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13 of 14 people found the following review helpful
5.0 out of 5 stars A great postmodern primer, 20 Dec. 2005
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Kurt Messick "FrKurt Messick" (London, SW1) - See all my reviews
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This review is from: The Cambridge Companion to Postmodern Theology (Cambridge Companions to Religion) (Paperback)
According to the introduction, 'Postmodernity allows for no absolutes and no essence. Yet theology is concerned with the absolute, the essential.' Not meaning to be postmodern to the extreme, this statement can hardly be taken as an absolute, either in regard to postmodernity or in terms of theological development. So, where does one start?
The definition of postmodernity is difficult to formulate. The modern is more easy to situate, in that it occurs in or after the Enlightenment, and the different developments in intellectual and philosophical areas that that entails. Postmodern, as the name implies, is defined in relation to (and in contrast to) the project of modernity. 'Postmodernity is upsetting, intentionally so. Postmodern thinkers have overturned the table of the knowledge-changers in the university, the temple of modernity, and have driven out the foundationalists,' according to editor Kevin J. Vanhoozer.
The book is divided into two primary parts. In the first part, there are essays by theologians such as Kevin Vanhoozer, Nancey Murphy and Brad Kallenberg, George Hunsinger, Thomas A. Carlson, Graham Ward, David Ray Griffin, Mary McClintock Fulkerson, and D. Stephen Long. These look at different types of theology that might be classified as postmodern - postliberal theology, postmetaphysical theology, deconstructive theology, reconstructive theology, feminist theology, and radical orthodoxy. No one form of theology in this list holds a monopoly on the term postmodern; no one form of theology in this list fully qualifies under all the parameters by which one might judge something to be postmodern. (Vanhoozer playfully comments that there are eight chapters, a sort of eightfold-path to enlightenment.)
In the second part of the book, various aspects of the traditional structure of systematic theology receive a 'postmodern' treatment. Most systematic theologies are divided broadly into sections that look at scripture, tradition, the Trinity, method, God, creation, humanity, Christology, soteriology (salvation), ecclesiology (church), and pneumatology (Holy Spirit). These are drawn together in essays by Vanhoozer, Dan Stiver, David Cunningham, Philip Clayton, John Webster, Walter Lowe, Stanley Grenz, and David Ford.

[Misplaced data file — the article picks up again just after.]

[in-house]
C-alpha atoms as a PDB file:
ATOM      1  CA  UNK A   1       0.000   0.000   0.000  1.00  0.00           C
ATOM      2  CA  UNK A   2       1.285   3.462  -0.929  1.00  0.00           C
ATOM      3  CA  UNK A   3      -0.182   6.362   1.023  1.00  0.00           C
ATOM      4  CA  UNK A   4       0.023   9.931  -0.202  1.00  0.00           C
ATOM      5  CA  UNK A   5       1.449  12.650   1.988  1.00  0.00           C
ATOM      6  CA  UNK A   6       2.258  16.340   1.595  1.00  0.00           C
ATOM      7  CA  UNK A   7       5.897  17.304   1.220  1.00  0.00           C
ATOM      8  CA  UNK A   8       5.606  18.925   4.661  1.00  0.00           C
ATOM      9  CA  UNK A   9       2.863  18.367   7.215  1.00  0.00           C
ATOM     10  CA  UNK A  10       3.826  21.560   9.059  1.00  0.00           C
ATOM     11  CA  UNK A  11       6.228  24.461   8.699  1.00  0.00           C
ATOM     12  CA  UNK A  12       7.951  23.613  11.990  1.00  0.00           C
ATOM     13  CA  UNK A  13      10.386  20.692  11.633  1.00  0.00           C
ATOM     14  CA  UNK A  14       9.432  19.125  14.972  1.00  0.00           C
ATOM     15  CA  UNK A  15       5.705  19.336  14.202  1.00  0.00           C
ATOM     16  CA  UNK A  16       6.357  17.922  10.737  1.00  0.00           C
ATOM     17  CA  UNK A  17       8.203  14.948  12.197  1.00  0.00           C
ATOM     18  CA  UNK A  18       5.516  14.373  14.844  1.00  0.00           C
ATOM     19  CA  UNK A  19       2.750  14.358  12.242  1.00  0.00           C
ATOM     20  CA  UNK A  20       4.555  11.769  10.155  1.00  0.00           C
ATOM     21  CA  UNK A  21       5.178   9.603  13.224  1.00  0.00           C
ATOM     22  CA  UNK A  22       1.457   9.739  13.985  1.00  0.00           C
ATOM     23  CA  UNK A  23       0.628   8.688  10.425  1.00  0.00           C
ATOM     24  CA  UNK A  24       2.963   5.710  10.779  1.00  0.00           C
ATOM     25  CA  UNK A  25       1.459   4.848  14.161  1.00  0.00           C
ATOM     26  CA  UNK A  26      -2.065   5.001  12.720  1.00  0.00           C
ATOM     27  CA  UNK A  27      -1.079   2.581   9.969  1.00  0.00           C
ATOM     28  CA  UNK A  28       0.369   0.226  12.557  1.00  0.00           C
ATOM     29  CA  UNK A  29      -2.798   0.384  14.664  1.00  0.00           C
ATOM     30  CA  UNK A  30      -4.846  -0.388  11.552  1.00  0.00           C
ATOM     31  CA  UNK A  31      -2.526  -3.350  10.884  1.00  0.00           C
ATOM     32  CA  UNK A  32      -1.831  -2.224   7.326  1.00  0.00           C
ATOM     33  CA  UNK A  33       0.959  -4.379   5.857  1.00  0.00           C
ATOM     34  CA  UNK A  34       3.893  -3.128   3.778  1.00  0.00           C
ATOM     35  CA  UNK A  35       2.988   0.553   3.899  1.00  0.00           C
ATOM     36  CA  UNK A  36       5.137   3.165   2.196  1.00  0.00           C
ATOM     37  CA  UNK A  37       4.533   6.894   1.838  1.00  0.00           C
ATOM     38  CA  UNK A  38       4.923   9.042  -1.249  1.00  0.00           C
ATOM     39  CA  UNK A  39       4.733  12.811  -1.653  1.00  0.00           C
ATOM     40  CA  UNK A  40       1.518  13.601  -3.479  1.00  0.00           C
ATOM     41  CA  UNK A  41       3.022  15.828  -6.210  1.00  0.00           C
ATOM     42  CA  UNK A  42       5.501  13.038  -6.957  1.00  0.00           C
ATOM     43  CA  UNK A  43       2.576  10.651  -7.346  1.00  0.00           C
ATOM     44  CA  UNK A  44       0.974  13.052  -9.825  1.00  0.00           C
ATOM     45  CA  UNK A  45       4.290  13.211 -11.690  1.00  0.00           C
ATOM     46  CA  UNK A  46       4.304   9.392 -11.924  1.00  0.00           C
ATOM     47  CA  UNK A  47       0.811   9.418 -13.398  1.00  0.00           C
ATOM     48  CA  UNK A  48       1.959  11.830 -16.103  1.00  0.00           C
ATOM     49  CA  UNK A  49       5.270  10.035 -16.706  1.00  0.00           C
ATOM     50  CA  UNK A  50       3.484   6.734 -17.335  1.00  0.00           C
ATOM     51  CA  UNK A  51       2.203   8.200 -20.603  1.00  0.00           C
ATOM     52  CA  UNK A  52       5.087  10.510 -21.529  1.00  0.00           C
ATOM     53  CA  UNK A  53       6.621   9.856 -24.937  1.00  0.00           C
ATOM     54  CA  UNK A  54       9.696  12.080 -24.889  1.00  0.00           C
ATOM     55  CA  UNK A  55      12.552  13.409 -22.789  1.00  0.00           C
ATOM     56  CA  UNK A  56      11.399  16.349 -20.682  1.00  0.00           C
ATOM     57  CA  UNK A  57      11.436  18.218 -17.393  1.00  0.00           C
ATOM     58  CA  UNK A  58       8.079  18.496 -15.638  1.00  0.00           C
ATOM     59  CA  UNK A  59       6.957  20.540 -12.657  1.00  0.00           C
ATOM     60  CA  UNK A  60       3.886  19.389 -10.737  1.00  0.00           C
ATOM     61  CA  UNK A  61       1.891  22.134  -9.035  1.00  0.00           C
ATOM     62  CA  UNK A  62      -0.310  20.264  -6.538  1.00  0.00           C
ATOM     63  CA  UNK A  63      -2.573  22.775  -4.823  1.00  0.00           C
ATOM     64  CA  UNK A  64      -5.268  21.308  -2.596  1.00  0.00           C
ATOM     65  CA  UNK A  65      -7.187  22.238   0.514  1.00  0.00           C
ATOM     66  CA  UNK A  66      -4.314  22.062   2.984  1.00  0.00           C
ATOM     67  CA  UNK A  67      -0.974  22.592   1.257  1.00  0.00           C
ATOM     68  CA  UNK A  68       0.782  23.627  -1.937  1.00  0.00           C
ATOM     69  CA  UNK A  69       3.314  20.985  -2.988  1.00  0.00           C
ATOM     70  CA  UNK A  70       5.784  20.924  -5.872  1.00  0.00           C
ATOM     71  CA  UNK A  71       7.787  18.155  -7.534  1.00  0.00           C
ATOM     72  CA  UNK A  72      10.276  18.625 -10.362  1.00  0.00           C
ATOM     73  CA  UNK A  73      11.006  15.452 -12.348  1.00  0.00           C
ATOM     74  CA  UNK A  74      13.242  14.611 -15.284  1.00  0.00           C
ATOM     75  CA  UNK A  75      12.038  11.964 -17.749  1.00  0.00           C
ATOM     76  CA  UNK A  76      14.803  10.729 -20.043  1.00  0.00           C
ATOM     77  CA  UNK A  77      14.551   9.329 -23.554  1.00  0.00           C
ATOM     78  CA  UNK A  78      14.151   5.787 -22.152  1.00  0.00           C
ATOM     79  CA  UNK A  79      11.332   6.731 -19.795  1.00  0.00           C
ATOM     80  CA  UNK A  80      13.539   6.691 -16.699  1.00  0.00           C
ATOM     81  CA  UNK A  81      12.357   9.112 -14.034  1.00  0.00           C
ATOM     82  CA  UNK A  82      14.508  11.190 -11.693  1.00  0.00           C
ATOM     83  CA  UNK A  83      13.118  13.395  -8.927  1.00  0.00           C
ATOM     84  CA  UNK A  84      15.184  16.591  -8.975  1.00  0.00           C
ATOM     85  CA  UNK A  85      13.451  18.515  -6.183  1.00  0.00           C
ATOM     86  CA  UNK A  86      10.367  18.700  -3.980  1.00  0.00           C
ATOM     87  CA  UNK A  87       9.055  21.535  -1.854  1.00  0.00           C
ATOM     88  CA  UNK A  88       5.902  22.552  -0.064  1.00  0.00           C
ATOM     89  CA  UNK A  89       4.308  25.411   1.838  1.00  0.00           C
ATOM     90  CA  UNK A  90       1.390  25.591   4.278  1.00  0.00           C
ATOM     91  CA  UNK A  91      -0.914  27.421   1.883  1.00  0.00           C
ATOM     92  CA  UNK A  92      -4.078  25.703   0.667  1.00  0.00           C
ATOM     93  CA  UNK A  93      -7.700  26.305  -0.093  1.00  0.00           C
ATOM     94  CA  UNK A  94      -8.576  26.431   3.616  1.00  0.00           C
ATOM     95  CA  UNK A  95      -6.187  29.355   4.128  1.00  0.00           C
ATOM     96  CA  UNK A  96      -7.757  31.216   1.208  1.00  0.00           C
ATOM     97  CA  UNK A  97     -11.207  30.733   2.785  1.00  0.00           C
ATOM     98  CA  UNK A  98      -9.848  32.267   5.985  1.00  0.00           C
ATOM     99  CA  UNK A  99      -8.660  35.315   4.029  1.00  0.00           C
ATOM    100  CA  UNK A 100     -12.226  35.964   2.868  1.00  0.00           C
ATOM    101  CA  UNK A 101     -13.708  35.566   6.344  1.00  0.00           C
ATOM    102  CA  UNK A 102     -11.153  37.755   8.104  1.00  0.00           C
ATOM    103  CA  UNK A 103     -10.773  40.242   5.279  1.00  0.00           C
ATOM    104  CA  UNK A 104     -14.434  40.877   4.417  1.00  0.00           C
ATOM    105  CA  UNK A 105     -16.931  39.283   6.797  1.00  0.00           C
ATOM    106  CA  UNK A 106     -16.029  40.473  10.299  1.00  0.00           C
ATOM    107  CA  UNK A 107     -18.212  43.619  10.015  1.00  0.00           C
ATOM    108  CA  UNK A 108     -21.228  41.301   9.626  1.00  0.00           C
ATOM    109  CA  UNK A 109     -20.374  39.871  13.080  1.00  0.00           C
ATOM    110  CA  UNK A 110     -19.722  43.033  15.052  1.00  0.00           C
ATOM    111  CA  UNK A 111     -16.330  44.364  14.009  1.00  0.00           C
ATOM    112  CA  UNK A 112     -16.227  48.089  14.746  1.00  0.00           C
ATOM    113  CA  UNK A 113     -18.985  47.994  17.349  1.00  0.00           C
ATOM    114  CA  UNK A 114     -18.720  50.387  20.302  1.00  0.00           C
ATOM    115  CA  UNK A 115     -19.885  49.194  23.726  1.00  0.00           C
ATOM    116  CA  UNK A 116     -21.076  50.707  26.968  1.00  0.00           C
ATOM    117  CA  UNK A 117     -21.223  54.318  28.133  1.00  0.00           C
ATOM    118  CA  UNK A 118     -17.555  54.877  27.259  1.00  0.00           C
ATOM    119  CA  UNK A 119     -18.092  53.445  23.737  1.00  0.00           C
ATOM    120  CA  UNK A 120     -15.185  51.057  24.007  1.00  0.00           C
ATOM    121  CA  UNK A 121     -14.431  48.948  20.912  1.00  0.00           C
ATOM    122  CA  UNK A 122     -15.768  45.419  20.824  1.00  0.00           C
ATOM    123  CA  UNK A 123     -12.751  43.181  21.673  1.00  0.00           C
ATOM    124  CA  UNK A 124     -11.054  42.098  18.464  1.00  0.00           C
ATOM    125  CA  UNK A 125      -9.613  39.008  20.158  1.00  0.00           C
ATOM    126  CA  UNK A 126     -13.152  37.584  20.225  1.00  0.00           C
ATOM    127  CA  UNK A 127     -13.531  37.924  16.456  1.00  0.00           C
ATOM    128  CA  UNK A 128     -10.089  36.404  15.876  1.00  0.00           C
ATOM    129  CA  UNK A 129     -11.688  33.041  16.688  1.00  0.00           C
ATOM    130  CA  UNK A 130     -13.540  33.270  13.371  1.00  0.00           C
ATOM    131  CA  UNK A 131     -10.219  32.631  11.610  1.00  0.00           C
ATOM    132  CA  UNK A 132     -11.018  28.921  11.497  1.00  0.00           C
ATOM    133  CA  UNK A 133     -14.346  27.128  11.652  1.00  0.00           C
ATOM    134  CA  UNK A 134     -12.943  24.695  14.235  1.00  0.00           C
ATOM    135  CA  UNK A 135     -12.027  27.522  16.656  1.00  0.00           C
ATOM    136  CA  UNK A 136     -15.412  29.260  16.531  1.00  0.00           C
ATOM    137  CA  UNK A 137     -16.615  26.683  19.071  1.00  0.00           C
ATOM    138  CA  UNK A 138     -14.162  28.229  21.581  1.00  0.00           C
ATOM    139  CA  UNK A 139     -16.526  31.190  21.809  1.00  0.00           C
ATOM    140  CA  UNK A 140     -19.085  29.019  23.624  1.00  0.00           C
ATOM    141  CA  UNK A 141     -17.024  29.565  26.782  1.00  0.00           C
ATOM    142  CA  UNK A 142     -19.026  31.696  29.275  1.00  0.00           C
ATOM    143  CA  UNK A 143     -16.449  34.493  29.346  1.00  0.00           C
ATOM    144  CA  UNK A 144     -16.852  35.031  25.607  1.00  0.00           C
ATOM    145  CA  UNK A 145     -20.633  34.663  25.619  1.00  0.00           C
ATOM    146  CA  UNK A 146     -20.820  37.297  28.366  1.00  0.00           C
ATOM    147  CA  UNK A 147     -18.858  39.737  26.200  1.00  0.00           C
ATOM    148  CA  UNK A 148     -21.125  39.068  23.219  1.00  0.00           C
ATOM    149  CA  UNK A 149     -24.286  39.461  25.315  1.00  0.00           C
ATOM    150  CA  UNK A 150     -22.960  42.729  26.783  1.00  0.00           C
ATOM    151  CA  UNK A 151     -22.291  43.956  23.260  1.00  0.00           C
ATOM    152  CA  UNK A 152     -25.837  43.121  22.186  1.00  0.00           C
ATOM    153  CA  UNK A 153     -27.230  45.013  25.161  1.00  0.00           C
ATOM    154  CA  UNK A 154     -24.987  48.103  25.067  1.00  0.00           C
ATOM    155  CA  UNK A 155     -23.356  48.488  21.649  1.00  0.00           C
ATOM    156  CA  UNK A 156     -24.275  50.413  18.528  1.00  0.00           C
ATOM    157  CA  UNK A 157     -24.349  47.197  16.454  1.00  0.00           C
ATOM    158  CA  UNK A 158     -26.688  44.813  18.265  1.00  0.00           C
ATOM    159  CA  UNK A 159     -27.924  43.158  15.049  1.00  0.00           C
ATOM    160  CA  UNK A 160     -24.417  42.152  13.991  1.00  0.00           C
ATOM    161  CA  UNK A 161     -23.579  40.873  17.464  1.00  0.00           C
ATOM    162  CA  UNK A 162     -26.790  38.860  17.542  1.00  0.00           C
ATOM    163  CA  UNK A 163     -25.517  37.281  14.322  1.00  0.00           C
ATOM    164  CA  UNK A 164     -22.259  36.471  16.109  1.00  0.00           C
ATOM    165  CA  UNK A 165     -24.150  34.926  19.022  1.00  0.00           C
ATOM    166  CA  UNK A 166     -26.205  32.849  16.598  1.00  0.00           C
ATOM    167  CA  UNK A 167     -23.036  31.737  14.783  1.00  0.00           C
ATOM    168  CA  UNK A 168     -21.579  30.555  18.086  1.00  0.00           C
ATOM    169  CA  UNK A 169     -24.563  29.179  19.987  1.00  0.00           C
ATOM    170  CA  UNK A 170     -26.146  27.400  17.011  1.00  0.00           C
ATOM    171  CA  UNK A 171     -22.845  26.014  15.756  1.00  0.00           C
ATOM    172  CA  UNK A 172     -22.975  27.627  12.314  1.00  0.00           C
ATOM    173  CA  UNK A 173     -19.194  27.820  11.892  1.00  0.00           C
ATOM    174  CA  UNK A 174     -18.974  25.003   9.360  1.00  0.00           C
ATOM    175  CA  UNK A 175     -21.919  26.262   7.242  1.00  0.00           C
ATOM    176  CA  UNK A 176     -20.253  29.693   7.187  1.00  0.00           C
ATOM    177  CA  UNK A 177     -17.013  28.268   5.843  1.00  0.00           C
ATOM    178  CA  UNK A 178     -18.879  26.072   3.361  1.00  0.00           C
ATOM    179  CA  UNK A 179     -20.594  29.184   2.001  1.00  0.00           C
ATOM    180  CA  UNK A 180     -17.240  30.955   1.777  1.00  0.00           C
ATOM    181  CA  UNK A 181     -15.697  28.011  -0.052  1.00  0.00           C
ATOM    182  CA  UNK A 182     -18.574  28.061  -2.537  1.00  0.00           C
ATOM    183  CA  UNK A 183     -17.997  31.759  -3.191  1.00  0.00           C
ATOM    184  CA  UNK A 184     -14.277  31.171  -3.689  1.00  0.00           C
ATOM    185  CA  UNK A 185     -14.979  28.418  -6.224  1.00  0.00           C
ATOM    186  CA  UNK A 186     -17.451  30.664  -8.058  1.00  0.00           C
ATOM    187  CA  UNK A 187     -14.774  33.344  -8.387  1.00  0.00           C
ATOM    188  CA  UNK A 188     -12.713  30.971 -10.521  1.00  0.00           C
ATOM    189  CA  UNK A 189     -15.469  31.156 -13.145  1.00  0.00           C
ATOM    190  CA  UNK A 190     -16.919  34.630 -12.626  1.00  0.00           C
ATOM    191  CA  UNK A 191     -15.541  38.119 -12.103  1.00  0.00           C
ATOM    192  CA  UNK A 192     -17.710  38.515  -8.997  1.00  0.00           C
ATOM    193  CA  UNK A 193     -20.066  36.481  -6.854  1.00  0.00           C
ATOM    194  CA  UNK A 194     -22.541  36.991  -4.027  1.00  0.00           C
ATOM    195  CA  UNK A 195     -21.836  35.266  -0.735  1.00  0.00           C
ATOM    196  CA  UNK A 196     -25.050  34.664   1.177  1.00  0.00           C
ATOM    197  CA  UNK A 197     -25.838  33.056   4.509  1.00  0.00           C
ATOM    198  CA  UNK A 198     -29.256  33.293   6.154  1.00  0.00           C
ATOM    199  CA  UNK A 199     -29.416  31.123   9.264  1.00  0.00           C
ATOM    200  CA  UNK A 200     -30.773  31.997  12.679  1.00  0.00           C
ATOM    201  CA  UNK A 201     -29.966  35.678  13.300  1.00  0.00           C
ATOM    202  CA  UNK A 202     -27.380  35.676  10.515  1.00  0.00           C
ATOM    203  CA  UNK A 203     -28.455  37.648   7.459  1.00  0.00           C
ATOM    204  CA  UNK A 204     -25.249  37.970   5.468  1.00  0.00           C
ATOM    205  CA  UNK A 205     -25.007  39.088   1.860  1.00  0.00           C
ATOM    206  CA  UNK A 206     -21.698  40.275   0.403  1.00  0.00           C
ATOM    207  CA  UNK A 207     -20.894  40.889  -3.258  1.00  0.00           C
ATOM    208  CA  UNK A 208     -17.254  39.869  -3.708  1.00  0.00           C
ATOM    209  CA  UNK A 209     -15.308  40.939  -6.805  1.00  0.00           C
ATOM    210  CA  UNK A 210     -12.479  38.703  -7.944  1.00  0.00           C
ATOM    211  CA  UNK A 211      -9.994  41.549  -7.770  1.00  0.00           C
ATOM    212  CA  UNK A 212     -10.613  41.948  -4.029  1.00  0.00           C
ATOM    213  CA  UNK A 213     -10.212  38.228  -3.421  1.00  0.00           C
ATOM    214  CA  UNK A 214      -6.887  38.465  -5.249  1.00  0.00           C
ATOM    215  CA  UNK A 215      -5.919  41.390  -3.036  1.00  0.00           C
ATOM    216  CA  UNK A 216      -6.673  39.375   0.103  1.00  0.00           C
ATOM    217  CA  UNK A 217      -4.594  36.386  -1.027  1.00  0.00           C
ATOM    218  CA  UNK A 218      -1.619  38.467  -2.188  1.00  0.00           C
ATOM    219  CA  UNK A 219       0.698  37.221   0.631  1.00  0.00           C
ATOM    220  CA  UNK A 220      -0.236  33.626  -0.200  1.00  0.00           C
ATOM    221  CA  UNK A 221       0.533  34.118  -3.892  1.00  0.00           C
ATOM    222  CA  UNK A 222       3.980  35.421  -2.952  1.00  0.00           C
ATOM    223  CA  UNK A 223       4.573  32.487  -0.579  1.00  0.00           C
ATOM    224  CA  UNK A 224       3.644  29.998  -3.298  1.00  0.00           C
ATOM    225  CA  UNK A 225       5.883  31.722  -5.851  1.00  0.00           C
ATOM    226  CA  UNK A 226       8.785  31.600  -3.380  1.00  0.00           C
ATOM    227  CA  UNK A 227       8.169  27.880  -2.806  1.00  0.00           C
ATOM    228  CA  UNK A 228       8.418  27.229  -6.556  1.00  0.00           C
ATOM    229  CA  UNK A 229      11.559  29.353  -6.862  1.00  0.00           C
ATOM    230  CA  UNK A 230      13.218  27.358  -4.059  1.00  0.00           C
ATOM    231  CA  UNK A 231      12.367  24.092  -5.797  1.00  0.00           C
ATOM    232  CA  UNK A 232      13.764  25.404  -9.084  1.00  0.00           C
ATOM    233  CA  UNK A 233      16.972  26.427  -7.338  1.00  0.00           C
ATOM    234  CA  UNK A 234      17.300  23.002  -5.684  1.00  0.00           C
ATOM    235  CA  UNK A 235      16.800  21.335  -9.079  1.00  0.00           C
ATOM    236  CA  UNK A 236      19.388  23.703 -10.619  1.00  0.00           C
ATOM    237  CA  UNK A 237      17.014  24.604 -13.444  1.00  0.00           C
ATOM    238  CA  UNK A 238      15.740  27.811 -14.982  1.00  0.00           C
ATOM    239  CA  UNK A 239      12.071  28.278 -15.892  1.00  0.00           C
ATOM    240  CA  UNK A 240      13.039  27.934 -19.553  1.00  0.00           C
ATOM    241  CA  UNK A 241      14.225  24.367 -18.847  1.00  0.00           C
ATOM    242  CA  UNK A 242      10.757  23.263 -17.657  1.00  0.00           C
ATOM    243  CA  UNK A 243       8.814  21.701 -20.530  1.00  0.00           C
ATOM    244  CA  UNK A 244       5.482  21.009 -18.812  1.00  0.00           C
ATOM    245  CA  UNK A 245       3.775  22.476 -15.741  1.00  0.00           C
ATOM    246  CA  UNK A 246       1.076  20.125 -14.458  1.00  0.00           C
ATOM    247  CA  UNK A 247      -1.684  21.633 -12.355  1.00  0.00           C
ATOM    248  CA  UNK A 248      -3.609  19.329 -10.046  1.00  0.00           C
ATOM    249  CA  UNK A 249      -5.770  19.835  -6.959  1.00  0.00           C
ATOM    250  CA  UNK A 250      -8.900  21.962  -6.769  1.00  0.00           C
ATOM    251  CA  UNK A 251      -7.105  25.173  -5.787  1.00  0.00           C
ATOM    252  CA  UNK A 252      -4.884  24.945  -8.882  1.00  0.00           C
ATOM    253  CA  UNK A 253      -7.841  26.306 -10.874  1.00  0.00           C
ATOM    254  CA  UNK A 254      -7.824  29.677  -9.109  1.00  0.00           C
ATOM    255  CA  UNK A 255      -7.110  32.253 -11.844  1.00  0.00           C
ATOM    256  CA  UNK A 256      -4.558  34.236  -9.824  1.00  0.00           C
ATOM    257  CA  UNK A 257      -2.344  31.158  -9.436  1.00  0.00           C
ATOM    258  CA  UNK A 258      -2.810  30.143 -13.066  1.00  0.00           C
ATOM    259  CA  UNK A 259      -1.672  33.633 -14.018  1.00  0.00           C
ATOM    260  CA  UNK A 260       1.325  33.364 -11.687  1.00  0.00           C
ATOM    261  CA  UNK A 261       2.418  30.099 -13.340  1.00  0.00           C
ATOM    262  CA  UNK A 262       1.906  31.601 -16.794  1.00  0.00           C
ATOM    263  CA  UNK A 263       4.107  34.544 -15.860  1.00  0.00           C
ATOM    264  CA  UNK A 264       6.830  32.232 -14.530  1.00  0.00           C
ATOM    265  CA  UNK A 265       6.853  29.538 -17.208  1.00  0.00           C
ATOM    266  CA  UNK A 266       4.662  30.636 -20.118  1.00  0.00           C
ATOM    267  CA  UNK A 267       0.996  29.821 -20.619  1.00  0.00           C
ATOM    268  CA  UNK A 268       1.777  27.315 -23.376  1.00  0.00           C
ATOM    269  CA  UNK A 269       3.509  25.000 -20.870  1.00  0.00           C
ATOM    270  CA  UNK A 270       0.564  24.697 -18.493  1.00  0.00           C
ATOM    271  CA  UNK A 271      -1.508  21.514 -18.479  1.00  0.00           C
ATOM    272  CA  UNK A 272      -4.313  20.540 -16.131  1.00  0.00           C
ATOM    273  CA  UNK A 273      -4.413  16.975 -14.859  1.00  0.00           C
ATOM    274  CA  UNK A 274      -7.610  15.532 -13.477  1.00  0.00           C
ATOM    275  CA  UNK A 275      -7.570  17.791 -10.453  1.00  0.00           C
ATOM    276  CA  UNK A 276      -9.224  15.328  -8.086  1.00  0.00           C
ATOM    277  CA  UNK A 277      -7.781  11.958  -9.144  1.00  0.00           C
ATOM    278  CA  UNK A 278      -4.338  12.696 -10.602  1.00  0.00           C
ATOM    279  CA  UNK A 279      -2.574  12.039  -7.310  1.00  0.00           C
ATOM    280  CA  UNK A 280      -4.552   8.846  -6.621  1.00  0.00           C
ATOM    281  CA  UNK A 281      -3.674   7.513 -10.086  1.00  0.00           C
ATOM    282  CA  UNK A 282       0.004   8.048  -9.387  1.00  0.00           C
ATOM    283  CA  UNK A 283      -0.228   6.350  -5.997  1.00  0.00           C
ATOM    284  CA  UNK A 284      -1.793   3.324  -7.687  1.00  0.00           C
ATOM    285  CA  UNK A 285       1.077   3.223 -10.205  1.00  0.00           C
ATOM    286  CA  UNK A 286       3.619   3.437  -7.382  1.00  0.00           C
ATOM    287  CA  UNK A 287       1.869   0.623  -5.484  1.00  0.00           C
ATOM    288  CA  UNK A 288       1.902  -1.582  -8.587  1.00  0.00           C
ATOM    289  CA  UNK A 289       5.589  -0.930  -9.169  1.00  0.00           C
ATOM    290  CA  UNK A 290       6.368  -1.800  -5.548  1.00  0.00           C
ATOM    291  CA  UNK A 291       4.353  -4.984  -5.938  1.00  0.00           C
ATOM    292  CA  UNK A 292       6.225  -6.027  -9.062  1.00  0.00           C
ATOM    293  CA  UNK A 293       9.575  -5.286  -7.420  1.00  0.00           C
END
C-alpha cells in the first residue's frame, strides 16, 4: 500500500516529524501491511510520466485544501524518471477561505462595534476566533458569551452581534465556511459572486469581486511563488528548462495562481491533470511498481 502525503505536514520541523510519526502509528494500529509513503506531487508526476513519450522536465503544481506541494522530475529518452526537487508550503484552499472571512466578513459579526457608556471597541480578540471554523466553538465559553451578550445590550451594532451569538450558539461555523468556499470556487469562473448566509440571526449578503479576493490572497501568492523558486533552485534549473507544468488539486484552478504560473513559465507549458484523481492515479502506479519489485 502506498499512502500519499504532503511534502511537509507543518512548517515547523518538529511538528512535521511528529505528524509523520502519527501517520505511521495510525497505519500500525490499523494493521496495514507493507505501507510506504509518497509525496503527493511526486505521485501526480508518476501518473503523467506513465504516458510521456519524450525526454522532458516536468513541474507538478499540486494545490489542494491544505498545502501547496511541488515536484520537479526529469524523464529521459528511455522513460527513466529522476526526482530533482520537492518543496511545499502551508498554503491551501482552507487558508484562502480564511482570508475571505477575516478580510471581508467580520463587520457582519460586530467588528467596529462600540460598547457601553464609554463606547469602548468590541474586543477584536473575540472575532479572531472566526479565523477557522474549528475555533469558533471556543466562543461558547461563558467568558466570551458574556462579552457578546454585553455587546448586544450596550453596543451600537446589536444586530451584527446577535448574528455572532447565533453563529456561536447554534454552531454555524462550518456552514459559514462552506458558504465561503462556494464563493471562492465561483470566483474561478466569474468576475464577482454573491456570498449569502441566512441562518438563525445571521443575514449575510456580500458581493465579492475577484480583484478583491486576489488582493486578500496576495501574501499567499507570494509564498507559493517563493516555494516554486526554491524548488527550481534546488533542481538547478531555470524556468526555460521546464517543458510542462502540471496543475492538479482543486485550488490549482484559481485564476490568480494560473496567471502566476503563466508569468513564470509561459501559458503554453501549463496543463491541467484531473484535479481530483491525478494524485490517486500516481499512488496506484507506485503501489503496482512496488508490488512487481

Prior to this collection, I was very familiar with many of the theologians (Ward, Griffin, Cunningham, Grenz, Ford), and had fleeting acquaintance with the work of many others. They constitute an interesting and diverse group to approach this particular topic - postmodernity as an enterprise eschews the idea of conformity and lock-step methods, and these writers approach their subjects from vastly different areas. For example, David Ray Griffin has been one of the leading lights in the school of process theology, but here writes on reconstructive theology, stating that 'not all process theology is properly called postmodern.' Graham Ward is known to me more as a writer in the area of radical orthodoxy topics, but here is developing the idea of deconstruction a la Derrida as applied to the theological task. Stanley Grenz is on the more conservative side of writers here; I was surprised (in a pleasant way) to see him dealing with the issue of ecclesiology through the lens of narrative theology.
This is a really interesting text, one of the most interesting theology books I've read in a long while. It is a good text for introducing many of the strands of modern, er, I mean postmodern (okay, contemporary) theology in a brief but systematic, clear and accessible manner.
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4.0 out of 5 stars Four Stars, 4 Feb. 2015
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This review is from: The Cambridge Companion to Postmodern Theology (Cambridge Companions to Religion) (Paperback)
A good read helped in my MA studies
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The Cambridge Companion to Postmodern Theology (Cambridge Companions to Religion)
The Cambridge Companion to Postmodern Theology (Cambridge Companions to Religion) by Professor Kevin J. Vanhoozer (Paperback - 31 July 2003)
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